Non-Traditional Student Aims to Help Others
Nakita Elwood jokes about always nagging her son and two “bonus sons” about their grades. It must have worked since all three have their college diplomas.
And now it is the boys' turn to nag.
Elwood is realizing a dream by being a non-traditional student at Emporia State University. She begins her senior year with the fall 2014 semester, working toward a degree in sociology.
"I have always dreamed of earning a college degree and at age 50 I began my journey of making that dream a reality," she said. "I was married right out of high school and my priorities were very different. I have one son who earned a college degree and continued on to earn his master's degree. I also have been blessed to have two bonus sons who lived with me who also went on to pursue a higher education."
Besides the possibility of hearing some nagging about grades, Elwood admitted to facing some other serious fears during her educational journey.
"Going back to school as a non-traditional student is frightening and very intimidating. I felt alone and felt I did not blend, but the professors at Emporia State soon calmed my fears. The professors here truly care about their students' success."
Elwood took matters into her own hands, too, and helped organize the Non-Traditional Student Organization at Emporia State. The group helps make the transition into college for non-trad students easier.
"The best advice I can share with non-trads is to connect with other non-trads on campus right away," she said. "We have a wonderful support system amongst us. Non-traditional students have different needs than traditional students do, and by using all the resources Emporia State has available, it will help make the transition easier.
"I came a long way from being that scared and nervous woman attending college for the first time at 50," Elwood added. "I have realized I am a whole lot smarter than I ever knew I was. ESU helped me find that in myself and I am so thankful I took that initial first step."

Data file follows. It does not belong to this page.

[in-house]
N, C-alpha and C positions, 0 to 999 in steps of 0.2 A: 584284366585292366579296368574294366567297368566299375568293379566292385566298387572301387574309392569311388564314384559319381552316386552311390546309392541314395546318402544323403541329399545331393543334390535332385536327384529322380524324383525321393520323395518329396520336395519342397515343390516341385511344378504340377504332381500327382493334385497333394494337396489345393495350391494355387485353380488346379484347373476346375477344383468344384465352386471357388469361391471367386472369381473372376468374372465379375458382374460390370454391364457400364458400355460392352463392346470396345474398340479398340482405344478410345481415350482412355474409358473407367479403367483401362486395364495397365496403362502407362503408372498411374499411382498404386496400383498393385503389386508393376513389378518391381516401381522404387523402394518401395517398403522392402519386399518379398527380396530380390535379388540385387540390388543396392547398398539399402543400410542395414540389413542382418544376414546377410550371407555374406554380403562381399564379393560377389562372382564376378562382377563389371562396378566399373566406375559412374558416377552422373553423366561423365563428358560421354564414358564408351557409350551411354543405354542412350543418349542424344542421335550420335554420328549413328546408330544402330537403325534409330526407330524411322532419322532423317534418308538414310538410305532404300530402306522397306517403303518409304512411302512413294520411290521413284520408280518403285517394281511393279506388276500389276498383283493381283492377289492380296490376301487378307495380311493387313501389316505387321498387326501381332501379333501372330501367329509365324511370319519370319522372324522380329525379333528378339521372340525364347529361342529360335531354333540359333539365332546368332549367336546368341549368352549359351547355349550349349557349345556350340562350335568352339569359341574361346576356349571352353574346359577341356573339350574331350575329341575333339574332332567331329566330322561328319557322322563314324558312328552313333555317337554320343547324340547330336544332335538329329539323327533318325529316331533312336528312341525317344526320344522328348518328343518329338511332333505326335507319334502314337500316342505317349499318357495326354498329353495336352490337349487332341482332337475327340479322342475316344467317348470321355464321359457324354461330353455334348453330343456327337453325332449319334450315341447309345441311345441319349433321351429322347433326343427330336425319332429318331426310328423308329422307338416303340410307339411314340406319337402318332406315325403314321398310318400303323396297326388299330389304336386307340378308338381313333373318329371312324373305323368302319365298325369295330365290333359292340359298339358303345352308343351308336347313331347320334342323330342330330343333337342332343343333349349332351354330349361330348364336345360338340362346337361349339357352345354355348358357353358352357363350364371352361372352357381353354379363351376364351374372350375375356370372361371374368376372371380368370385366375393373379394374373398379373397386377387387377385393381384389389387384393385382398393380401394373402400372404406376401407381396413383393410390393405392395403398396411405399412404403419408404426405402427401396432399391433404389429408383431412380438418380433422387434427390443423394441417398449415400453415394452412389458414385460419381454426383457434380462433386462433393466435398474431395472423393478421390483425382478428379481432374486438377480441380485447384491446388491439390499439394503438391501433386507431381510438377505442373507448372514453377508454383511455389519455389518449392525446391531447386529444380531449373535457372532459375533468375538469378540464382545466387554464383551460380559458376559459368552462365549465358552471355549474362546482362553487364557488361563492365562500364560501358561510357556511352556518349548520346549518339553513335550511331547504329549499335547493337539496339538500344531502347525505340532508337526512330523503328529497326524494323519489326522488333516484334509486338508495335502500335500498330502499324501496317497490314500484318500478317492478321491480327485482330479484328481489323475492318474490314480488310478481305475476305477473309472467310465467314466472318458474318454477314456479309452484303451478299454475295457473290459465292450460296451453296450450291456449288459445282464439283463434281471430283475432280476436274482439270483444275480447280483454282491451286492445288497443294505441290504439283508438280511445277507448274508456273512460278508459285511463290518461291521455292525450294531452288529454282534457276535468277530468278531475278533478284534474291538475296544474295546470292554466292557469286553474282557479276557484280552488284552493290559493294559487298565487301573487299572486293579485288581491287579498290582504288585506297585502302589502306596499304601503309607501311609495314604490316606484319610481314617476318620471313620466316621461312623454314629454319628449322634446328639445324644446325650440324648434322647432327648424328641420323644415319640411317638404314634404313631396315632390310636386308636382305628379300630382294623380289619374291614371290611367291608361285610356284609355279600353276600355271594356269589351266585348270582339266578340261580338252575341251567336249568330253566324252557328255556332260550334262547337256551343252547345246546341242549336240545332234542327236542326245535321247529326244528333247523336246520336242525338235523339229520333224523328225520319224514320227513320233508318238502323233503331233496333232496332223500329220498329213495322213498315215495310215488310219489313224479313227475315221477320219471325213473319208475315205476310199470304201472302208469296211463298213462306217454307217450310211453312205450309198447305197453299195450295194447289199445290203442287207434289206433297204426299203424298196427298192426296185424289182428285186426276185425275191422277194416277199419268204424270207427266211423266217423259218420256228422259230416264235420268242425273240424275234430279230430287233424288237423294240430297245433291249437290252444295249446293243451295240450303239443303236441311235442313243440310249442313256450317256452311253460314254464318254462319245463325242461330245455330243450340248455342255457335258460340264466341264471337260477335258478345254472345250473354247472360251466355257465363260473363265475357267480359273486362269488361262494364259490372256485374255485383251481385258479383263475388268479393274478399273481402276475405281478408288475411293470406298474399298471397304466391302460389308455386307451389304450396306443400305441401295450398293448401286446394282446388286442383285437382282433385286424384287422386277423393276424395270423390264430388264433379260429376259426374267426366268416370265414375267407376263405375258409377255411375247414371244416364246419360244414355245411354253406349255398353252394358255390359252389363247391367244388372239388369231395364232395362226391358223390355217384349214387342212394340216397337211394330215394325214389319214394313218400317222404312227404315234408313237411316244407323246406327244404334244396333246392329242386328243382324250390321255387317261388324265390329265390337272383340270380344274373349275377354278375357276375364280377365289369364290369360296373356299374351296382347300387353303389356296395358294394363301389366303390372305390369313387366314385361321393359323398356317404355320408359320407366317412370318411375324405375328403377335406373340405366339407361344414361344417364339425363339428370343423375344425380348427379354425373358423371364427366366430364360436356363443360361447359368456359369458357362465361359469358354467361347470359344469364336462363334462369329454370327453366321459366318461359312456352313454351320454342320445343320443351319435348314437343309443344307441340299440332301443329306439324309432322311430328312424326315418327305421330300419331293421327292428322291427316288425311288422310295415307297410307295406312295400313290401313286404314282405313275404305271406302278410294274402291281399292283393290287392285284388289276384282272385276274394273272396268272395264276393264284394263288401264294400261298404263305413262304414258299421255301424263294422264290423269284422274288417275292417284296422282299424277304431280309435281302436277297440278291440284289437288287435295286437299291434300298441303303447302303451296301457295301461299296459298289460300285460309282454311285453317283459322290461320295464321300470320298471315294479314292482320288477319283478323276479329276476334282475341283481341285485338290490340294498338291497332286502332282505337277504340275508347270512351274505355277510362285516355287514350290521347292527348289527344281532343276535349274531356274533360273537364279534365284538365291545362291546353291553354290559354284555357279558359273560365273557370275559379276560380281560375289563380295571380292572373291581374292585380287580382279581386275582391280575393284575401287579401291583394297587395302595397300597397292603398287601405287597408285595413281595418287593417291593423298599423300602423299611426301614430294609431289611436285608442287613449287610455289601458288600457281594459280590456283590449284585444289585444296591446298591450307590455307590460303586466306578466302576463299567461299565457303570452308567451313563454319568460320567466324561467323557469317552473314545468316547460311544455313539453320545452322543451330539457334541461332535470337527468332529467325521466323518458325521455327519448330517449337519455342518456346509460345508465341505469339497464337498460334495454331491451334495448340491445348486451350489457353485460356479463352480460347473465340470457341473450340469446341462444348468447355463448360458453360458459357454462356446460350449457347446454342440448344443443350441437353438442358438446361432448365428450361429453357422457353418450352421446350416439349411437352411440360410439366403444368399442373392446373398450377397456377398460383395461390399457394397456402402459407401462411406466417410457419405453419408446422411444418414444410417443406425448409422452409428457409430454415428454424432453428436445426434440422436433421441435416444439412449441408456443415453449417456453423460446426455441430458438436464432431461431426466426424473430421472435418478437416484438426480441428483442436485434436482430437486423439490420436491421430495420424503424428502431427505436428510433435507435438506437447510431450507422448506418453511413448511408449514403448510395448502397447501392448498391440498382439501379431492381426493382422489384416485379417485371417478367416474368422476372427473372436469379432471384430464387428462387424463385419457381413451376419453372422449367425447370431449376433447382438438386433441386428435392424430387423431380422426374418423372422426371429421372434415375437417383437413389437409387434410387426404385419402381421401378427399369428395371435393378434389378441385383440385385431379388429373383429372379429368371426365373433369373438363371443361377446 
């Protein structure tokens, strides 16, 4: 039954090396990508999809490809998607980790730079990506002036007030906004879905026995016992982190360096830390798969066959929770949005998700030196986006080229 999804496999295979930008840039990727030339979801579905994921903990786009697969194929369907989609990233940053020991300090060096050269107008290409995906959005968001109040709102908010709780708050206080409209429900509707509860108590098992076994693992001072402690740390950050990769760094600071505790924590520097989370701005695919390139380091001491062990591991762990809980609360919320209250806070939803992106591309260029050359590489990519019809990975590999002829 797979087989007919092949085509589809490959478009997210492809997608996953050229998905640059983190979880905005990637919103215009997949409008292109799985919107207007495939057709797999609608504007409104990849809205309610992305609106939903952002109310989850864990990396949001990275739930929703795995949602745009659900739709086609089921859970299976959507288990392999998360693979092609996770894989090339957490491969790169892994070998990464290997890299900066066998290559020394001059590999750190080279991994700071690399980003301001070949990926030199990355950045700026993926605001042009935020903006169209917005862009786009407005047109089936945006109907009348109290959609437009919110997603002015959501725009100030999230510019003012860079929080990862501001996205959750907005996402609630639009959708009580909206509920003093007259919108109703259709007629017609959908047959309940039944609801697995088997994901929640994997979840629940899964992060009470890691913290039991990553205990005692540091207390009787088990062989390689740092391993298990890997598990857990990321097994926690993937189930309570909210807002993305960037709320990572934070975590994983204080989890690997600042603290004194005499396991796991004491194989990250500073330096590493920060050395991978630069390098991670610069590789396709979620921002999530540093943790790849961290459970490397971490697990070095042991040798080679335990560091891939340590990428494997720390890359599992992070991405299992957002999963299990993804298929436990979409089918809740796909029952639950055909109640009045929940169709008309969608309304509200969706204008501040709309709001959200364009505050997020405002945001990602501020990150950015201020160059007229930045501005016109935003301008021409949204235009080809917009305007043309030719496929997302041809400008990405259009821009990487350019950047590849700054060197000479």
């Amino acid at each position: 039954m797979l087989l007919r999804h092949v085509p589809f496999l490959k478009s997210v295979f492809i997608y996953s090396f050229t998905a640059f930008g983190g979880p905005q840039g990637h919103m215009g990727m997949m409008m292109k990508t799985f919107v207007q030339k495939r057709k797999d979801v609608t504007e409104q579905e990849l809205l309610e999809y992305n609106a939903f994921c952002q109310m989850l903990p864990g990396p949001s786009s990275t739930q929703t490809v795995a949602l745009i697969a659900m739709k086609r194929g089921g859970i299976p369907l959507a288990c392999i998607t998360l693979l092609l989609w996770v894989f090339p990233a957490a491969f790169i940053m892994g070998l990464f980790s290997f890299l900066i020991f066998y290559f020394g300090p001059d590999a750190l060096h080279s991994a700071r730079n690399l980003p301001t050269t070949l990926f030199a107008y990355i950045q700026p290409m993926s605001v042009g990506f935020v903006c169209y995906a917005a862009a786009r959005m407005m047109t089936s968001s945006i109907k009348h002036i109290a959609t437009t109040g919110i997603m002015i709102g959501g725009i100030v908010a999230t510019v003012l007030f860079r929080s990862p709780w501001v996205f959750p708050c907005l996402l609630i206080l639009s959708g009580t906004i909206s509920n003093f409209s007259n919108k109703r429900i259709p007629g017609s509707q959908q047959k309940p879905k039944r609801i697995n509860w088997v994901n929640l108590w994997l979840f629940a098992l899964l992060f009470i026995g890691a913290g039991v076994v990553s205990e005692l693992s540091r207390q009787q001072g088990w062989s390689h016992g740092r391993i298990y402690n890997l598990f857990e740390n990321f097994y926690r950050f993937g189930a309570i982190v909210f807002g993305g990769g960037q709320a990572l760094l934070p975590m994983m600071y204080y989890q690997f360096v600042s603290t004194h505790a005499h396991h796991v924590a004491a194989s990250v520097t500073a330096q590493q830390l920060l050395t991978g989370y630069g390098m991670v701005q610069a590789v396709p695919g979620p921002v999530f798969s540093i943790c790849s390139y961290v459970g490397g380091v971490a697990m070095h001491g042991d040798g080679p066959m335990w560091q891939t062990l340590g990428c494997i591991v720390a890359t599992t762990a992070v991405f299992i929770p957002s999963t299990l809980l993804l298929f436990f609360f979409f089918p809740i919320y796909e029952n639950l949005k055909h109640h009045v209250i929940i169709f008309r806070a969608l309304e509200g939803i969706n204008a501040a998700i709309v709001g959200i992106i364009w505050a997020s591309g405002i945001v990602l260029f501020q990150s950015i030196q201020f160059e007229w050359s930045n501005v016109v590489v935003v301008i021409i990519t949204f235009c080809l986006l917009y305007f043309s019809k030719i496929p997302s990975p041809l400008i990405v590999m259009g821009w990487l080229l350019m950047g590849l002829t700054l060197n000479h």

Elwood then spoke out to all those following a similar path, saying, "If I can do it, so can you!"
Her path, besides marrying right out of high school, had other complexities, though. One difficult life obstacle was domestic violence.
"I am a domestic violence survivor," she said. "I have a passion to help other women who are experiencing the same thing I once did. I have the life experience to know what they are going through, but I needed the 'book-smart' aspect of it."
Thus, the major in sociology.
"I chose my minor in leadership because these women need built up before they can start to believe in themselves once again. I am driven to empower them and show them there is a much better life just waiting for them and to show them they are worthy of so much more."
Elwood has received some important financial support, too, being named a First Year Scholar by earning a 3.5 or higher grade-point average and being awarded an Endly Scholarship for the 2013-14 school year.
The Virginia Endly Memorial Scholarship is a full-ride scholarship offered by the university. The H. Merle Endly family has a long history with Emporia State University dating back to the early 1900s when the school was named Kansas State Normal School. It is named in honor of his sister.
The scholarship is equal to current in-state tuition and fees, the current resident hall fee (double room) including the full meal plan and the current average cost of books. Recipients must be full-time students in good academic standing and eligible to reapply.
Elwood also works at the Welcome Center in the Memorial Union and has gotten involved by being part of the Emporia State University E-Team.
"By being part of this dynamic group," she said, "we are able to connect with incoming freshmen right away to help make them feel welcomed and at home. Being part of the E-Team is great. I love the fact that I can help students make that connection right off the bat and mentor them so their college journey is a positive one."
Elwood also showed she has an entrepreneurial side this year when she teamed with accounting major Teri Whitson to enter the first-ever 3D Emporia Venture Competition. Their entry was a business plan for the Rock Creek Ostrich Farm that would provide an alternative red meat to consumers. The project was awarded the grand prize of $4,000 in the competition.
Elwood and Whitson then finished second place in the first-ever Kansas Entrepreneurship Challenge.